Hyundai TUCSON Hybrid Trims
Hyundai TUCSON Hybrid GALLERY
Everybody loves a redesign year, and Hyundai has made this a noteworthy one for its longstanding best-seller, the Tucson. The biggest piece of news this time around is the introduction of a gas-electric powertrain for this popular nameplate. The 2022 Hyundai Tucson Hybrid has all of the excellent characteristics of the conventional model, but with the enhanced fuel efficiency of a gasoline engine/electric motor combination. It shares the updated attractive look (labeled “Sensuous Sportiness” by Hyundai) and prominent grille of the other Tucson variants, which also includes a plug-in hybrid that’s also in its first year of existence. These two new additions are a crucial part of the Korean automaker’s move toward a completely eco-friendly vehicle lineup (we’ll discuss the 2022 Tucson PHEV on its own page).
p class=”lead”>As if the excellent fuel economy – as much as 38 mpg – weren’t enough, the ’22 Tucson Hybrid gets the same perks as all Hyundais. There are long warranties, including powertrain coverage that lasts for 10 years or 100,000 miles, whichever comes first. Scheduled maintenance (oil and filter changes, tire rotations, and mechanical inspections) is also complimentary for the first 3 years or 36K miles.
Trims, Powertrain, and Fuel Economy
The trio of trims for the ’22 Tucson Hybrid consists of the Blue, SEL Convenience, and Limited. They use a powertrain made up of a six-speed automatic transmission, a turbocharged 1.6-liter four-cylinder gas-burning engine, and an electric motor; their combined output is 226 horsepower. This is definitely a practical crossover, with its standard all-wheel drive and towing capacity of 2,000 pounds (when it’s equipped with trailer brakes; without those, it’s limited to 1,650 lb.).
Most people who choose hybrid vehicles are concerned about using less fuel, and the Tucson Hybrid is certainly efficient. The base trim, the Blue, is EPA rated for 38 mpg both around town and on the highway. The SEL Convenience and Limited carry more standard features, which means they weigh more and require a tad more gasoline: those two trims are rated at 37 mpg city/36 mpg highway. Regenerative braking will add some range to the battery when it runs lower.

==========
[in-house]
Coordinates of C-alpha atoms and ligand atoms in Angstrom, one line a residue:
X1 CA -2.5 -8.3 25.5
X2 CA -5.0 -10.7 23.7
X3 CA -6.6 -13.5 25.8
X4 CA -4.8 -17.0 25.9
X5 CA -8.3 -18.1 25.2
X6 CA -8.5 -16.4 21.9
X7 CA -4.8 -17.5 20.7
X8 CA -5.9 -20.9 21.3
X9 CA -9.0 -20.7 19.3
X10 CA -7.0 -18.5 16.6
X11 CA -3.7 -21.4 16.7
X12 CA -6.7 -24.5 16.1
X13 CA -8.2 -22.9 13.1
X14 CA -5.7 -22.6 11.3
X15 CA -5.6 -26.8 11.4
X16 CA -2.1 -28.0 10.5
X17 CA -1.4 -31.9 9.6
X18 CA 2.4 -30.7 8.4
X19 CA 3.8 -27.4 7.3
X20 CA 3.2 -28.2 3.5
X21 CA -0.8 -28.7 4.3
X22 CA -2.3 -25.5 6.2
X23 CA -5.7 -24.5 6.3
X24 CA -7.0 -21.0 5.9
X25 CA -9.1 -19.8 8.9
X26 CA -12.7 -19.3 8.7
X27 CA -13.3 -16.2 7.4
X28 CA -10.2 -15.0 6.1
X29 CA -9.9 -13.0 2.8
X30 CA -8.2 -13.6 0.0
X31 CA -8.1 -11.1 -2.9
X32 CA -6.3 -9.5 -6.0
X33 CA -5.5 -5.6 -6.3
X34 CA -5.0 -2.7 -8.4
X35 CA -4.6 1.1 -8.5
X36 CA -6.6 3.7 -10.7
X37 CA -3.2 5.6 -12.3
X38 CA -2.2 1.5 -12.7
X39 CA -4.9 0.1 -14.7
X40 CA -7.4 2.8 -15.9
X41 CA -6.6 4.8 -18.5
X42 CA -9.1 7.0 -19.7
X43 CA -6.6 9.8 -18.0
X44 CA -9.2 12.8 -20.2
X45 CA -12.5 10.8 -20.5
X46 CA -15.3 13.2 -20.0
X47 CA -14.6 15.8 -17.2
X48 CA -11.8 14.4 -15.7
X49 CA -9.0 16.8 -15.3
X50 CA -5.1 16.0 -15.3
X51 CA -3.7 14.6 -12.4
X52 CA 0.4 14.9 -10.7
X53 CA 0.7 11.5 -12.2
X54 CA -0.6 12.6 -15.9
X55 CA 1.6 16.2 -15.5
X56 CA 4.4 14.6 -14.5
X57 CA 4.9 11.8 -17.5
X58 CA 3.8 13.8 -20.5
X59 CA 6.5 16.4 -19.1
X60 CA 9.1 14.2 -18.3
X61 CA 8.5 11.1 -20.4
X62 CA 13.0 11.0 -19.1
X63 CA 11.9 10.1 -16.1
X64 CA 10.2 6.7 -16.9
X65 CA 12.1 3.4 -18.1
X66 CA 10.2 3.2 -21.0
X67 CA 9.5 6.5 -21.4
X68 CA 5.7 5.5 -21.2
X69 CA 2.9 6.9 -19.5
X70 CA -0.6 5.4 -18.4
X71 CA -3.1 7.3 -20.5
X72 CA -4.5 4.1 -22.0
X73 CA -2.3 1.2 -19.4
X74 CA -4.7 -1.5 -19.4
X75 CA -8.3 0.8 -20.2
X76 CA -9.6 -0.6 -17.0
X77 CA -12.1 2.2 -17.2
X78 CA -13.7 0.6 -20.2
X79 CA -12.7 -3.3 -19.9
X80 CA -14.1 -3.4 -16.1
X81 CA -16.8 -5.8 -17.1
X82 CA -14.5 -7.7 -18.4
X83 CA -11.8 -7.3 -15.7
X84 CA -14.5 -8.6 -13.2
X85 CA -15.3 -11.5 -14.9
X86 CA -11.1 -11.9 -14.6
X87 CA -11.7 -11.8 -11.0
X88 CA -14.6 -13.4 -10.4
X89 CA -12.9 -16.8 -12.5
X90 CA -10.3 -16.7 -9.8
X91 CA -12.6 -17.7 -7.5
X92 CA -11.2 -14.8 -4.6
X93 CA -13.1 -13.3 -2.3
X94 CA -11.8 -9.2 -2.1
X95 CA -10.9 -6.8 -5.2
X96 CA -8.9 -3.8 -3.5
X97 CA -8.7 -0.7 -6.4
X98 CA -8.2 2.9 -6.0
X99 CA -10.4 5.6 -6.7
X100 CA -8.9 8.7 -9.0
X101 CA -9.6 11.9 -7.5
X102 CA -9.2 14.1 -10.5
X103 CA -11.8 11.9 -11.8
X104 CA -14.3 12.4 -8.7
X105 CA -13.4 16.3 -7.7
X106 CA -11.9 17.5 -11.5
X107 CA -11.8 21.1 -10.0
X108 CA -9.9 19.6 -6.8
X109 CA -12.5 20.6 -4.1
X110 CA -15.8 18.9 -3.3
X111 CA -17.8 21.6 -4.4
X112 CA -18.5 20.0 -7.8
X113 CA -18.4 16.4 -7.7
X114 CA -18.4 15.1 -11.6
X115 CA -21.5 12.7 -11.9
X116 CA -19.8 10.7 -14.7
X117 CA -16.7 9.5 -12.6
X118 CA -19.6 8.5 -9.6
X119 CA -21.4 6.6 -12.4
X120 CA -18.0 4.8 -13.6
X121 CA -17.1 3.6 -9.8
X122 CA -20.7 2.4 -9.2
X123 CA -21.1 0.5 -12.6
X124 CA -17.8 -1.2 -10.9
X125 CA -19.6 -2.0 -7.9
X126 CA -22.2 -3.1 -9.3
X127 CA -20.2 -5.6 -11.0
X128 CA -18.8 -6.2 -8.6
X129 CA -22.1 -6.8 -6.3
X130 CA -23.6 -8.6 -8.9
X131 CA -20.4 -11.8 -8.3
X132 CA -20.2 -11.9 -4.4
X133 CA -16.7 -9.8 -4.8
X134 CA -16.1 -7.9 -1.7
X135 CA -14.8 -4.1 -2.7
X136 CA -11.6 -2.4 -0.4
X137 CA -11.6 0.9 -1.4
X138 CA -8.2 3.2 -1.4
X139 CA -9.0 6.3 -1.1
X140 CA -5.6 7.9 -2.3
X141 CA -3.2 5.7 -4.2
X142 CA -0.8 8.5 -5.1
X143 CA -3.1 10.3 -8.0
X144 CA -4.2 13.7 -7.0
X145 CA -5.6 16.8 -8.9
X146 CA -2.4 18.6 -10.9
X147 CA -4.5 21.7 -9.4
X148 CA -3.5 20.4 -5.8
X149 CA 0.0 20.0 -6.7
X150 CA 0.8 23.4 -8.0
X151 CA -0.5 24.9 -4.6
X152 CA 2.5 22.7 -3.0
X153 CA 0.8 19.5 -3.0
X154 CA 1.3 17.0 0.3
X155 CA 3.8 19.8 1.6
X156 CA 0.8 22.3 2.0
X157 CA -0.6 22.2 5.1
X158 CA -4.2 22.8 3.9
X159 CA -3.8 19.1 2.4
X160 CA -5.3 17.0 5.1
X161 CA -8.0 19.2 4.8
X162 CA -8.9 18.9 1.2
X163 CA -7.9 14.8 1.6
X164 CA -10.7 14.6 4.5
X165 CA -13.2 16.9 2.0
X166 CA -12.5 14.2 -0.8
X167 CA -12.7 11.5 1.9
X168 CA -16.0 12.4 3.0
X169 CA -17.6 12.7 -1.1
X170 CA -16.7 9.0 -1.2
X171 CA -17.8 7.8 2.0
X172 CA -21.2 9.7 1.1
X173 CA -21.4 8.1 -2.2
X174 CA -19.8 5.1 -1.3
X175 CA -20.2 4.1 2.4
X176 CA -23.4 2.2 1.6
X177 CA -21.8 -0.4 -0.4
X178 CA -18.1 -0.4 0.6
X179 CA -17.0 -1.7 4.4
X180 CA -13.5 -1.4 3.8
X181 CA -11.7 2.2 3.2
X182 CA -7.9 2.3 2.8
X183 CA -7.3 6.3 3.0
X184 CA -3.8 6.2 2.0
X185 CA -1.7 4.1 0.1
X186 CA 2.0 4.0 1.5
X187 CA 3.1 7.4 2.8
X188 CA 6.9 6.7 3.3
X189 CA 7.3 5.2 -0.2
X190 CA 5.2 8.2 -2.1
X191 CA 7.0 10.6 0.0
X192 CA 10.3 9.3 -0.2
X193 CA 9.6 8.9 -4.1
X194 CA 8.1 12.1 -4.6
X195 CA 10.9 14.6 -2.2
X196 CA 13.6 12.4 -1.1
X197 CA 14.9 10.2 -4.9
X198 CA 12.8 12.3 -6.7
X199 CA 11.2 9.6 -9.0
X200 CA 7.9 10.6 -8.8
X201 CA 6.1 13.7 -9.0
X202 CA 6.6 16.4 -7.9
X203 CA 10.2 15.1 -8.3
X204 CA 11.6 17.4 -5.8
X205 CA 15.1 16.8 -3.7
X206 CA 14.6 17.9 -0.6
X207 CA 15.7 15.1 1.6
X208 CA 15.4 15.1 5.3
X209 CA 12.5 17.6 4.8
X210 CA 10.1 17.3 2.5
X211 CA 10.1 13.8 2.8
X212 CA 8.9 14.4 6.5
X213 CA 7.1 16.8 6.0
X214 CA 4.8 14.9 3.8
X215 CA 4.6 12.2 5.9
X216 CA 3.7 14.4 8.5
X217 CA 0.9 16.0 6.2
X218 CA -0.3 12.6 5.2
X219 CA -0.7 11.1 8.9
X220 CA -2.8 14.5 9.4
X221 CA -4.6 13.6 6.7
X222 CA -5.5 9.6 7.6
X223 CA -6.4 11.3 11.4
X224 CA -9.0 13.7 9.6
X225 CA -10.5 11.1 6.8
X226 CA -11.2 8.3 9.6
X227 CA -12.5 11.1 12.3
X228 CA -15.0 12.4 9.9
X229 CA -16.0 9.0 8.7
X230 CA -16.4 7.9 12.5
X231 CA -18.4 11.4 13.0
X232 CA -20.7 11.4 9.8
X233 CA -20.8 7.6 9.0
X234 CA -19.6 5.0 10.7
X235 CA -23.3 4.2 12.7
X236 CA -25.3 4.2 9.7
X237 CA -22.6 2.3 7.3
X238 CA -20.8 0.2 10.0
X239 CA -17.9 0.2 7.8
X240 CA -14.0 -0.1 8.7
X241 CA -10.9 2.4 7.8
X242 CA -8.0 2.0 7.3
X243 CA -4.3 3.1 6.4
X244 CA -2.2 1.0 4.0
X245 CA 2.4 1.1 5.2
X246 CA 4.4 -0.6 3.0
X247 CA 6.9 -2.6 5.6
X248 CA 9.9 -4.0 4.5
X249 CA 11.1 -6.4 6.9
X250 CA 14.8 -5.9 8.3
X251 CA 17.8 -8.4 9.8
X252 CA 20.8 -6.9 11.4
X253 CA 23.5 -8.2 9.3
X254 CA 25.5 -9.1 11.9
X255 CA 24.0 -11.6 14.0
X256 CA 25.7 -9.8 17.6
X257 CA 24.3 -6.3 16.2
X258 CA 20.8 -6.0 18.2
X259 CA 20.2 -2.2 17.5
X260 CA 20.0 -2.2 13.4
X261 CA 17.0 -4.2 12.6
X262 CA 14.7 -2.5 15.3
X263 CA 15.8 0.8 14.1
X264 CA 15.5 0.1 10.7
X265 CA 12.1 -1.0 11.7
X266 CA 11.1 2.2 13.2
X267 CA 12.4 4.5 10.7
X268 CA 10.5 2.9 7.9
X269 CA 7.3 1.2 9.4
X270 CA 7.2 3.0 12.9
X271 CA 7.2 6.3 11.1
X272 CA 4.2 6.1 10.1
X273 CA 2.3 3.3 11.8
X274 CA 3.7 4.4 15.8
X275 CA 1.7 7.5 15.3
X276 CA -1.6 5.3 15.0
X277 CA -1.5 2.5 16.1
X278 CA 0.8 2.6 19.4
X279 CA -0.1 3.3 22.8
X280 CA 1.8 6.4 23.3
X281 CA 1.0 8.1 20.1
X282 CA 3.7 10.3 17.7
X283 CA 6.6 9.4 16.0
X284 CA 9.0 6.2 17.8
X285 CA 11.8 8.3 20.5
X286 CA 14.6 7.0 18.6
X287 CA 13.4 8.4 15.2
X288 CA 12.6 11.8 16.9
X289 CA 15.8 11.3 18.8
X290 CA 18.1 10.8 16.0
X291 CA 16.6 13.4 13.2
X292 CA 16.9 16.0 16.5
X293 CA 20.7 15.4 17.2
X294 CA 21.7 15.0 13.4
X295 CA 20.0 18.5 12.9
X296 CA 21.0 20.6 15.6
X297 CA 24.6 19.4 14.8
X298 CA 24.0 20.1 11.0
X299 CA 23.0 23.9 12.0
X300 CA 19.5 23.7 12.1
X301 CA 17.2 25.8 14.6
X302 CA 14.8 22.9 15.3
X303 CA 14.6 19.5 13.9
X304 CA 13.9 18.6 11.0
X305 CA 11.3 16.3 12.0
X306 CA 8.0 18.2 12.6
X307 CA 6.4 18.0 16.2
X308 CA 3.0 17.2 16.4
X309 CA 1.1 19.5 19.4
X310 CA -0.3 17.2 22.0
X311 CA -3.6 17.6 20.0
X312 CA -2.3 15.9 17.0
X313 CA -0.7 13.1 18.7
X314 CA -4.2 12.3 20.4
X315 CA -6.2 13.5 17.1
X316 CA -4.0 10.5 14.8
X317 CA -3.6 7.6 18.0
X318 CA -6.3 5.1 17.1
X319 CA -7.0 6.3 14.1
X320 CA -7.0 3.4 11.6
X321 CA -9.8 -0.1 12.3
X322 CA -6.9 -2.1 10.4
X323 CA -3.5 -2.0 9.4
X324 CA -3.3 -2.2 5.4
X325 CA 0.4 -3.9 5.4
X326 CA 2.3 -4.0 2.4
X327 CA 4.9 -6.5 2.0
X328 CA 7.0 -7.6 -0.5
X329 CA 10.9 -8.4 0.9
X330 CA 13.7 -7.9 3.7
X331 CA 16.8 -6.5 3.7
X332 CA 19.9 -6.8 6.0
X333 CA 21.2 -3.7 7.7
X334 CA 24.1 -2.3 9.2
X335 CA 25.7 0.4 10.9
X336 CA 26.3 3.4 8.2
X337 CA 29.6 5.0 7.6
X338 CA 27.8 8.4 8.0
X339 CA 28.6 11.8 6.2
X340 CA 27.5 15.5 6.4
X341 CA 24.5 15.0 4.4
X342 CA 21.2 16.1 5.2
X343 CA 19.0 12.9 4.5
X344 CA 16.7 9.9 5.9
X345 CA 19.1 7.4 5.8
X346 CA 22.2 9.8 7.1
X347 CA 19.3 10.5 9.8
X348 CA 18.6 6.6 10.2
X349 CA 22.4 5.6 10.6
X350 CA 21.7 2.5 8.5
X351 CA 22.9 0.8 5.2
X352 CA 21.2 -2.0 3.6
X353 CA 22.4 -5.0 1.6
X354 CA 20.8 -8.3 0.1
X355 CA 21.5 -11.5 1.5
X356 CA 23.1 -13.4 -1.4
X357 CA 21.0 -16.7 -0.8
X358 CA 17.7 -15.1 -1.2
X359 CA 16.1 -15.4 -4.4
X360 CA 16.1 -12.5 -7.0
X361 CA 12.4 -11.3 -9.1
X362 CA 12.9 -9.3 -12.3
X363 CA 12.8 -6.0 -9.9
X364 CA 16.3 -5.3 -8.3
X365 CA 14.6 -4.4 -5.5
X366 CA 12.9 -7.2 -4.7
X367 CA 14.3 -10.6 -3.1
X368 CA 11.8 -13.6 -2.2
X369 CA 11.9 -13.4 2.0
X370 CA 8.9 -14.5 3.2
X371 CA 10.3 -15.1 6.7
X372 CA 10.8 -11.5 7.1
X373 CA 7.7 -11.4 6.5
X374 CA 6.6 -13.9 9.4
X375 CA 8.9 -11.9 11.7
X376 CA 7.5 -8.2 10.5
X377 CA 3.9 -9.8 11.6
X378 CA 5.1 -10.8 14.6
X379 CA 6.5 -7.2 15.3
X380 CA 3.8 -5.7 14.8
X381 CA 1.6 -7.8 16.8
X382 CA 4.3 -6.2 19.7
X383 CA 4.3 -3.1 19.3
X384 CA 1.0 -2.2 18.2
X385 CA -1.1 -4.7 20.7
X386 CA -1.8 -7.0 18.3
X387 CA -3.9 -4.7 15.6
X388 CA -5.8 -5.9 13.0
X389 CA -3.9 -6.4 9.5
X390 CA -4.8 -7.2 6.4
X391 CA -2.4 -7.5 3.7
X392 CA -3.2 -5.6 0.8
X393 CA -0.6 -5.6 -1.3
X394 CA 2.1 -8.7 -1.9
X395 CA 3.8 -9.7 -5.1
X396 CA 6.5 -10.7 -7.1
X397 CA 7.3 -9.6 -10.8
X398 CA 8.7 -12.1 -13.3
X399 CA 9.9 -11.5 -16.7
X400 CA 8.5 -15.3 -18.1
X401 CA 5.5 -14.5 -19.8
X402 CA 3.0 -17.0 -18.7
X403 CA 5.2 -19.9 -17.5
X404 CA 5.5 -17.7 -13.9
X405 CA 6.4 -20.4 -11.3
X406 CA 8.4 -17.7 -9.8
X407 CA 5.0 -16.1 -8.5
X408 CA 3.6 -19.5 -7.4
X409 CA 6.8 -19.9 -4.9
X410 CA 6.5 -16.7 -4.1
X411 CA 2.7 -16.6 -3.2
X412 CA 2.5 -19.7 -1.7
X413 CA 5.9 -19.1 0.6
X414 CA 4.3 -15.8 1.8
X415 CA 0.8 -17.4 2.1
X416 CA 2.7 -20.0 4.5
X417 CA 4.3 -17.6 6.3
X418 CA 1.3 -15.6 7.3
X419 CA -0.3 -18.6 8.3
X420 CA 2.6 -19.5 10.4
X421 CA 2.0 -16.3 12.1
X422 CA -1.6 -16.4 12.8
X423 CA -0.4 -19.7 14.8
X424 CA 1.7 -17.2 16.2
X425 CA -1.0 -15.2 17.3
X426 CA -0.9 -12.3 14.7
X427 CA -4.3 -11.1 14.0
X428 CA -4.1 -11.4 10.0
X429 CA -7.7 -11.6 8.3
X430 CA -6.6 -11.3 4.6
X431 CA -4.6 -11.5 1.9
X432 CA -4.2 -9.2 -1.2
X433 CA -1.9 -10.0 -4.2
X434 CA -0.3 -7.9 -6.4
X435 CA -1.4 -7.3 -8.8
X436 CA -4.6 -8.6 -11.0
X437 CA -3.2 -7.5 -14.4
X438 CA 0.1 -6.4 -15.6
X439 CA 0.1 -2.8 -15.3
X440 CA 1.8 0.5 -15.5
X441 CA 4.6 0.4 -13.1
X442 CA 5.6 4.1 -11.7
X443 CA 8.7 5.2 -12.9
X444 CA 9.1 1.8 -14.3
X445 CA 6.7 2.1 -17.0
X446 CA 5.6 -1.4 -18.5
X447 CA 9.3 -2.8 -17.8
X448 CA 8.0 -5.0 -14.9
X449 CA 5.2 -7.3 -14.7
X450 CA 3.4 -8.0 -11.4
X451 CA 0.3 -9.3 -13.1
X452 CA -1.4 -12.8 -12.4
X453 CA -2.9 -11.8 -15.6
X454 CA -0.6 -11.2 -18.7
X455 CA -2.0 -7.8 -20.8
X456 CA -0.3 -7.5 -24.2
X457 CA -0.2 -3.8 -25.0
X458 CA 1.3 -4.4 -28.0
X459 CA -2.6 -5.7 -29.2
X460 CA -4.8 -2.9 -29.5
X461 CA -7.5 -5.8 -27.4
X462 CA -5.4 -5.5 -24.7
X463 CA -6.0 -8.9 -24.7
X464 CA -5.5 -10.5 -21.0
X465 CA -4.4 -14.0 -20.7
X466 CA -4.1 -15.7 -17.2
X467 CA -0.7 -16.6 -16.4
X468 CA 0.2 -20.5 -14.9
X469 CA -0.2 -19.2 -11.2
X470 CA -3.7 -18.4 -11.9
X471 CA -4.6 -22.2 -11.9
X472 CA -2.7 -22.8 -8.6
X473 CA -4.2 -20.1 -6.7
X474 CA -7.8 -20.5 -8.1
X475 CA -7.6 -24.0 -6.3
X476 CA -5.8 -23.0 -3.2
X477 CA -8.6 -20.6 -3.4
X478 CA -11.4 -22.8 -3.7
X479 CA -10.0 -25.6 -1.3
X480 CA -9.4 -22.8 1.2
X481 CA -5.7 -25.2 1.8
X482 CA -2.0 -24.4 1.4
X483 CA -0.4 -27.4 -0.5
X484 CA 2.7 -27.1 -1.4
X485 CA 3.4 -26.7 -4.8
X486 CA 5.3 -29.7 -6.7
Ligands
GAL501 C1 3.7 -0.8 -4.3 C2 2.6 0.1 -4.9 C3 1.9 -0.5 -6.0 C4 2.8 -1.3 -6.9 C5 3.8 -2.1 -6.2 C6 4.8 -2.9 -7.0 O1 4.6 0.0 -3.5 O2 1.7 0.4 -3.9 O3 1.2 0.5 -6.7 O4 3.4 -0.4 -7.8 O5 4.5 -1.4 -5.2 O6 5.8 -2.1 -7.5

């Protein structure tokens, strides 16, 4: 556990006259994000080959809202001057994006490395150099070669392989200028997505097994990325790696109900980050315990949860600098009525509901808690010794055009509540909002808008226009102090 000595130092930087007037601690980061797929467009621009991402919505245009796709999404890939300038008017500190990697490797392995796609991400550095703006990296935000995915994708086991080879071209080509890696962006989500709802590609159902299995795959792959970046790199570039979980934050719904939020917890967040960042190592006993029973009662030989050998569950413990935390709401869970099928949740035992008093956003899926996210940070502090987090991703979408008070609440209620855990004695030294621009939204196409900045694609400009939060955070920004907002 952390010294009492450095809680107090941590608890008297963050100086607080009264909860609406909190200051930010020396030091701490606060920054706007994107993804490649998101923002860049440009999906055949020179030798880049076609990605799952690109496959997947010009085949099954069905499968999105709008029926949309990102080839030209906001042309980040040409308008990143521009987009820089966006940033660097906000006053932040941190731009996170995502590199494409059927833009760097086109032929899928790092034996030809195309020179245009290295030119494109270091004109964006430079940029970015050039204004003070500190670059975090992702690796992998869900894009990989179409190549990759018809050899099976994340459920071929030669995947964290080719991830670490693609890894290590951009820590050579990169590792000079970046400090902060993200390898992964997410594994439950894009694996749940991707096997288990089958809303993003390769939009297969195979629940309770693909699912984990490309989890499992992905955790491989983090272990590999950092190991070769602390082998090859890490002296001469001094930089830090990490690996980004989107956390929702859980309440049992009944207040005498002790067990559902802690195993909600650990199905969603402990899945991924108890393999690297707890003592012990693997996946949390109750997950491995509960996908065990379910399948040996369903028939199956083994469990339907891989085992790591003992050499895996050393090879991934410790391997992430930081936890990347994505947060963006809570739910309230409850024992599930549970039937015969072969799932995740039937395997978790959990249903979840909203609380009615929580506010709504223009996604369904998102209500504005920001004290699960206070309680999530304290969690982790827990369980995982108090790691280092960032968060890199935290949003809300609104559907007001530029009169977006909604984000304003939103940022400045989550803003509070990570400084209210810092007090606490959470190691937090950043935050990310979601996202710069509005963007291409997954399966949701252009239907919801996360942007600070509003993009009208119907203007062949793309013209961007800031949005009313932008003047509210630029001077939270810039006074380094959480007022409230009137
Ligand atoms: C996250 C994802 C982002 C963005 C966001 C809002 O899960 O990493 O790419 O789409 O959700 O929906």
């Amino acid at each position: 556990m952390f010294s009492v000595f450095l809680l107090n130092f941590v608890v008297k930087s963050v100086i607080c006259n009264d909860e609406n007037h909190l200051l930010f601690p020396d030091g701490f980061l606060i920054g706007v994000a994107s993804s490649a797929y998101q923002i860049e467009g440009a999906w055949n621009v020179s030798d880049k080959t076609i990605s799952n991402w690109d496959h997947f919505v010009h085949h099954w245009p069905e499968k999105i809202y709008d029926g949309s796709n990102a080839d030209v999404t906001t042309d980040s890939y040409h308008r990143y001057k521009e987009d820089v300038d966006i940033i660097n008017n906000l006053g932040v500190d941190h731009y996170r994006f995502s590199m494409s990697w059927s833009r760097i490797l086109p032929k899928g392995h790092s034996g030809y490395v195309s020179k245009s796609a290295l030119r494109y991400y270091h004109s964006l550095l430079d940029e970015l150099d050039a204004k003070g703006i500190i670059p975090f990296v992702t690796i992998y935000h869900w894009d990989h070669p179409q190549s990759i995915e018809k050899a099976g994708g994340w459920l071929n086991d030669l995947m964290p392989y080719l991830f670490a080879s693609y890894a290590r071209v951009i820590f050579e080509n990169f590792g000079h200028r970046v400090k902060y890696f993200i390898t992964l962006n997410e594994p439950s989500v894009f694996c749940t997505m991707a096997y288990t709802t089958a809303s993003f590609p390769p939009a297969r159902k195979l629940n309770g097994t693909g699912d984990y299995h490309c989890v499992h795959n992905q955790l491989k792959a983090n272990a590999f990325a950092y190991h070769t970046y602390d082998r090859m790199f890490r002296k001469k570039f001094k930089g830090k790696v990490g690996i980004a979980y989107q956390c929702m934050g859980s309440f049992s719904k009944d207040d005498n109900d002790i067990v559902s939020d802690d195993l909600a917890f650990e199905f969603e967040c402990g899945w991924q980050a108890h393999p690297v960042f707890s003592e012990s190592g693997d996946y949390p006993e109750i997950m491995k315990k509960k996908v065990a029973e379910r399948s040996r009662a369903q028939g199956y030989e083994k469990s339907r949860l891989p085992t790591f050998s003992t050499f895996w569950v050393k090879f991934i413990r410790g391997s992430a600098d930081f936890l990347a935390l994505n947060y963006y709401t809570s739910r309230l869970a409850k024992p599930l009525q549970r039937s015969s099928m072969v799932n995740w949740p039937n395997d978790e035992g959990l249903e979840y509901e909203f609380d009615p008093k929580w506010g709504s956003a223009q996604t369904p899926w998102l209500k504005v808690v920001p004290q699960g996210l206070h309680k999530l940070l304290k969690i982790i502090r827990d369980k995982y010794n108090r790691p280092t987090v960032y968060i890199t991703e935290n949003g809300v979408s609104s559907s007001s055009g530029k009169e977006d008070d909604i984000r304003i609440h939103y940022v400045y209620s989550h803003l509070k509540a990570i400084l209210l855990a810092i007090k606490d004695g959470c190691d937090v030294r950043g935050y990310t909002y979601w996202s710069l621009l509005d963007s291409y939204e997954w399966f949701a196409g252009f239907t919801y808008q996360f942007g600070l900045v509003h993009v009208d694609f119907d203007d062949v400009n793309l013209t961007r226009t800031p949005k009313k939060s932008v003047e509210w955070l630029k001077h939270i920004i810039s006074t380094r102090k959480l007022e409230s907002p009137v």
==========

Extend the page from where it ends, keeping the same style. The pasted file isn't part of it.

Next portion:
Whichever Tucson Hybrid you choose, you’ll get plenty of great features. The Blue has a bunch of features that aren’t that common on other base trims – things like heated front seats, LED auto on/off headlights and daytime running lights, dual-zone automatic climate control, paddle shifters, heated exterior mirrors with turn-signal indicators, rooftop side rails, a power-adjustable driver’s seat, and a deluxe backup camera with parking guidelines. It also has USB ports for both rows, two 12-volt power outlets (including one for the cargo area), a 60/4split fold-down and reclining rear seatback, and a versatile cargo-area floor with two levels.
The SEL Convenience adds some desirable standard equipment, including a couple of things that are exclusive to the class: the hands-free liftgate and Hyundai Digital Key (which lets you use a smartphone in place of the Tucson Hybrid’s key fob). The other highlights are wireless device charging, a panoramic sunroof, a universal garage door opener, a 10.25-inch digital gauge cluster, a leather-wrapped steering wheel, an auto-dimming rearview mirror, and ambient interior lighting. The Limited gets even more: upgraded LED daytime running lights, rain-sensing windshield wipers, leather seats, a power-adjustable front passenger’s seat, ventilated front seats, driver’s seat memory, a heated steering wheel, heated rear outboard seats, more ambient interior lighting settings, and additional exterior styling elements (chrome-accented side mirrors, unique front and rear fascias, a dark chrome grille, and gloss-black pillars).
Technology and Safety
Hyundai’s SmartSense suite of driver-assist technology is included on every 2022 Tucson Hybrid. The Blue gets the base version of the package, with forward collision-avoidance assist with pedestrian detection and cyclist/junction turning detection, automatic high beams, and adaptive cruise control with stop-and-go, driver attention warning, blind-spot collision-avoidance assist, rear cross-traffic collision-avoidance assist, lane keeping assist, lane following assist, safe exit warning, and rear occupant alert. The SEL Convenience gets an upgraded version of rear occupant alert, and the Limited also receives a blind-spot monitor, a surround-view monitor, reverse parking collision-avoidance assist, front and rear parking distance warning, highway driving assist, navigation-based adaptive cruise control with curve control, and Remote Smart Park Assist.
The base infotainment system (found on the two lower trims) has an 8-inch touchscreen, wireless smartphone integration (both Android Auto and Apple CarPlay), high-definition radio, SiriusXM satellite radio, Bluetooth (hands-free phone and audio streaming), and Hyundai Blue Link Connected Car Services. The system on the Limited moves up to a 10.25-inch touchscreen, which isn’t compatible with the wireless smartphone integration, and so that reverts to the traditional kind with a plug. Navigation, voice recognition, and a premium Bose audio system are standard on the Limited.
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